Unlike previous cycles of strong merger and acquisition activity in distribution, today’s market is unique in that strategic buyers and private equity firms are going after the same targets, setting the stage for an especially compelling consolidation story in the second half of 2015.
When the Great Recession ended, merger and acquisition activity began a generally upward trajectory in terms of volume. Deal activity peaked in the last quarter of 2012 in advance of tax changes being implemented, but excluding this spike volume has generally continued to grow.
Domestic M&A activity across all industries equaled that peak in third-quarter 2014, according to Houlihan Lokey, and while that number has dipped in the two subsequent quarters, all signs point to continued consolidation for distribution in 2015 and beyond.
“The M&A market today is as strong as it’s ever been,” says Reed Anderson, head of Houlihan Lokey’s industrial distribution practice. “That’s generally speaking, but it’s particularly true in the distribution space.”
While the industry has seen strong M&A cycles in the past, usually it has been driven by either the strategic buyers – big players looking to expand and get bigger – or by private equity firms looking to invest in the industry. What makes this cycle different, according to Anderson, is that strategics and private equity firms are competing for the same targets.
Strategic buyers still make up the lion’s share of distribution M&A transactions. According to data from Supply Chain Equity Partners’ proprietary distribution database, there were 331 distribution transactions completed in 2014. Of those, 213 were strategic buyer transactions, 47 were private equity-backed platforms and 71 were private equity-backed strategic buyers. (See Figure 1).
A “Unique Confluence”
The M&A market in distribution is “incredibly strong right now” because of the industry’s financial strength and stability, says Jason Kliewer, co-head of Baird’s distribution group.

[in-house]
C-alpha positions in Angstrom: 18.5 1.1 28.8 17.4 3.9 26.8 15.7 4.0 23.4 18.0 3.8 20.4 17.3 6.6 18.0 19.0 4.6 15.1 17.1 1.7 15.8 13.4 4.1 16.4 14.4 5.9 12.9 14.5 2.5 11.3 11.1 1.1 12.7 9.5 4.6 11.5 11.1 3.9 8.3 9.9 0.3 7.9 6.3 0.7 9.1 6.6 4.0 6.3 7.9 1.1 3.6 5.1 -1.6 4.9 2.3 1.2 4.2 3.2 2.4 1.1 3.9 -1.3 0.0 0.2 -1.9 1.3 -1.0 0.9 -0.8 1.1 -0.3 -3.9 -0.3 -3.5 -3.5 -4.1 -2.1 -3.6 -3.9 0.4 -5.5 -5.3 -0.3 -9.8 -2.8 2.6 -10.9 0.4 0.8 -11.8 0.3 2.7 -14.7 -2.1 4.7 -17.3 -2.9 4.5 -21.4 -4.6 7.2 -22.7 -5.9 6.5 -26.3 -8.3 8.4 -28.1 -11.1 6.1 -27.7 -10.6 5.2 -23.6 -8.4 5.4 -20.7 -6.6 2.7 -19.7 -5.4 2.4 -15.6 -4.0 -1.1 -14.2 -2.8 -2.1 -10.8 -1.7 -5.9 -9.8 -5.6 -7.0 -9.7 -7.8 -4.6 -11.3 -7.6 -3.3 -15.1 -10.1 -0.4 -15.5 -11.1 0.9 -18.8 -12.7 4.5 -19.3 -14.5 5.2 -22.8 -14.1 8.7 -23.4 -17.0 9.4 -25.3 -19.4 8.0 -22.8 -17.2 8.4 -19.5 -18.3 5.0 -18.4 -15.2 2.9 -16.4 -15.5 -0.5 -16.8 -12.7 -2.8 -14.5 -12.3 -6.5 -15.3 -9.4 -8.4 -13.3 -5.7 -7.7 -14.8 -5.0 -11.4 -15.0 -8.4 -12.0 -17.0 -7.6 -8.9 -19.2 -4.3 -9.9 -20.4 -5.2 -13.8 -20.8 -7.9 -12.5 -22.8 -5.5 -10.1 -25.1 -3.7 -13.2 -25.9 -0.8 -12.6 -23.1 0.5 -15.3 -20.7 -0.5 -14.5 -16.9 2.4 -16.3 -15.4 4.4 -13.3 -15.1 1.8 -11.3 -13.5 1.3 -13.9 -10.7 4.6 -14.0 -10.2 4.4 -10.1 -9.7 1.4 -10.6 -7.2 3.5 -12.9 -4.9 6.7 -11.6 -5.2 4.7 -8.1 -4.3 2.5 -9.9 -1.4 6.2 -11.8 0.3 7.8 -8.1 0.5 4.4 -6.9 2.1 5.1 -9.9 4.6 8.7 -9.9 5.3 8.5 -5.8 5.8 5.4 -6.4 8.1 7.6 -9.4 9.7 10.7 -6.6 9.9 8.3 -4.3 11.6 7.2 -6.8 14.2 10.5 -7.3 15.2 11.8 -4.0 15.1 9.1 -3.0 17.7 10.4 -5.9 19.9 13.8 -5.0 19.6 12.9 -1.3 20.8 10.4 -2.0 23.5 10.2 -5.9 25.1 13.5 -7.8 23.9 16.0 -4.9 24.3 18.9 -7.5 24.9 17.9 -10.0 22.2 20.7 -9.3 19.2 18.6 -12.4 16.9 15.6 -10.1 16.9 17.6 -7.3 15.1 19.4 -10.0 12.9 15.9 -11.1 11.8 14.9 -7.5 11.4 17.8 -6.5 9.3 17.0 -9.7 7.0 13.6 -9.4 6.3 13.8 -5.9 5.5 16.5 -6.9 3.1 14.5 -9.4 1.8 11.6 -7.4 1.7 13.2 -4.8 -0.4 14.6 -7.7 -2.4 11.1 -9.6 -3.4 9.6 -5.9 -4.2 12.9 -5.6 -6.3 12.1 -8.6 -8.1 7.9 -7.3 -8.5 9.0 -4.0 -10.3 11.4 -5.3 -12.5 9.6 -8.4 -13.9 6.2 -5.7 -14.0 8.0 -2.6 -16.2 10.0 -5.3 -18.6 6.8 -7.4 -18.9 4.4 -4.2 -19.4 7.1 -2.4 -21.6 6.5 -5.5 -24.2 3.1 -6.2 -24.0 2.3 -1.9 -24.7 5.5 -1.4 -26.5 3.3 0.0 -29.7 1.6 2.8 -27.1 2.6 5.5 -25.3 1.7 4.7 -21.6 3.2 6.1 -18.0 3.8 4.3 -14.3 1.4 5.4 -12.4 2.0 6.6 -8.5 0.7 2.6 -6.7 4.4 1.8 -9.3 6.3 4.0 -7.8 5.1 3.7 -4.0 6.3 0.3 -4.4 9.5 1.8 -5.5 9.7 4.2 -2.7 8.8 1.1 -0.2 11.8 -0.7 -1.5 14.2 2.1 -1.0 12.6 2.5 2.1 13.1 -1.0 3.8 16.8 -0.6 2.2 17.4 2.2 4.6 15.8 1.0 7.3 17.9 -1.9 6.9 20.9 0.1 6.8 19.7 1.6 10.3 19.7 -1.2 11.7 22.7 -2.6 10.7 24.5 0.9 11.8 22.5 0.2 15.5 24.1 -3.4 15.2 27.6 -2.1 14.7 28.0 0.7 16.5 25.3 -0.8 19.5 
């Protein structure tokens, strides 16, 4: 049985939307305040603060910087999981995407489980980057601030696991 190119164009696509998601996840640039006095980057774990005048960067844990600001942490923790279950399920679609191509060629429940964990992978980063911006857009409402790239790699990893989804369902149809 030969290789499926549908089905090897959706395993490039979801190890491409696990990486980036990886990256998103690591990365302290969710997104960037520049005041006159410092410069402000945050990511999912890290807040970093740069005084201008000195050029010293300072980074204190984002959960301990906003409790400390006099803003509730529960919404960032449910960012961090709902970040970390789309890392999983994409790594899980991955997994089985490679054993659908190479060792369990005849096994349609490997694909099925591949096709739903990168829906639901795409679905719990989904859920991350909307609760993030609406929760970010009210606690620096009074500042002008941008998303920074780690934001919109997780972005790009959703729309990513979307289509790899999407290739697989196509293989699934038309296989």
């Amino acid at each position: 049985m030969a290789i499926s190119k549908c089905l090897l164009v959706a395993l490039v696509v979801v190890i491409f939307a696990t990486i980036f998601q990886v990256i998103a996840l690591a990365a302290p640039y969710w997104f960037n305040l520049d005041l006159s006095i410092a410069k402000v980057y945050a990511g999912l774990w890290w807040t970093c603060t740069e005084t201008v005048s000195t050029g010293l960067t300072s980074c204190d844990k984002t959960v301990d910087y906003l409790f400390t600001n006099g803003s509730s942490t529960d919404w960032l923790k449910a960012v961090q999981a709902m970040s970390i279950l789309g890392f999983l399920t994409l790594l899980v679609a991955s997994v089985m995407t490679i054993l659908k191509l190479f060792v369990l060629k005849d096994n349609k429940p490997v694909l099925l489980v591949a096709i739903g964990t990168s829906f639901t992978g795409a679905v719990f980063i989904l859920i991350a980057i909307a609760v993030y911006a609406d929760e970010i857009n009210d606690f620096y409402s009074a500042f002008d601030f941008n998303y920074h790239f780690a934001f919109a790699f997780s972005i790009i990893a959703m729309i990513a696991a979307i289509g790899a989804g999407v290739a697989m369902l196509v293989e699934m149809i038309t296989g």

Theoretically, it makes sense that strategic buyers would be willing and able to pay more for a business because of their ability to capitalize on synergies, but recently private equity has been able to outbid strategic buyers on many deals. Private equity firms have an abundance of cash on hand from investors and financing is cheap – meaning more money is available for larger deals. And distributors have proven to be valuable targets.
“The private equity community – both mid-market funds that have traditionally invested in distribution, as well as the larger cap funds – has really looked at distribution models,” Kliewer says. “They saw the performance through the downturn, the cash generation of distribution in 2009 – for many distributors that was a record cash year. From an ability to finance a transaction with leverage, that’s very attractive in terms of risk.”
On the strategic buyer side, slower-than-desired overall gross domestic product growth in the U.S. appears to be hampering organic growth for many of the key players. As a result, companies that haven’t historically been known as acquisitive are looking for ways to augment their balance sheets, while at the same time, historically acquisitive strategics are picking up the pace of investment.
“It is a low-growth environment for a lot of larger strategic buyers, and one of the ways they can continue to grow is to make an acquisition and cross-sell a broader product range,” Kliewer says. “In addition to those cost opportunities, the ability to take an acquisition and accelerate what would then be organic growth through cross-selling is very attractive.”
This “unique confluence” of factors – strong financing markets, high cash availability and strategic buyers looking for growth – are keeping the M&A market hot for distribution, Anderson says.
But it also means that it is a seller’s market, says Jim Miller, a principal and founder at Supply Chain Equity Partners. Sellers have high expectations for valuations, because they’re seeing those valuations in the market.
However, conditions may be shifting slightly in favor of buyers. “It’s becoming a little bit more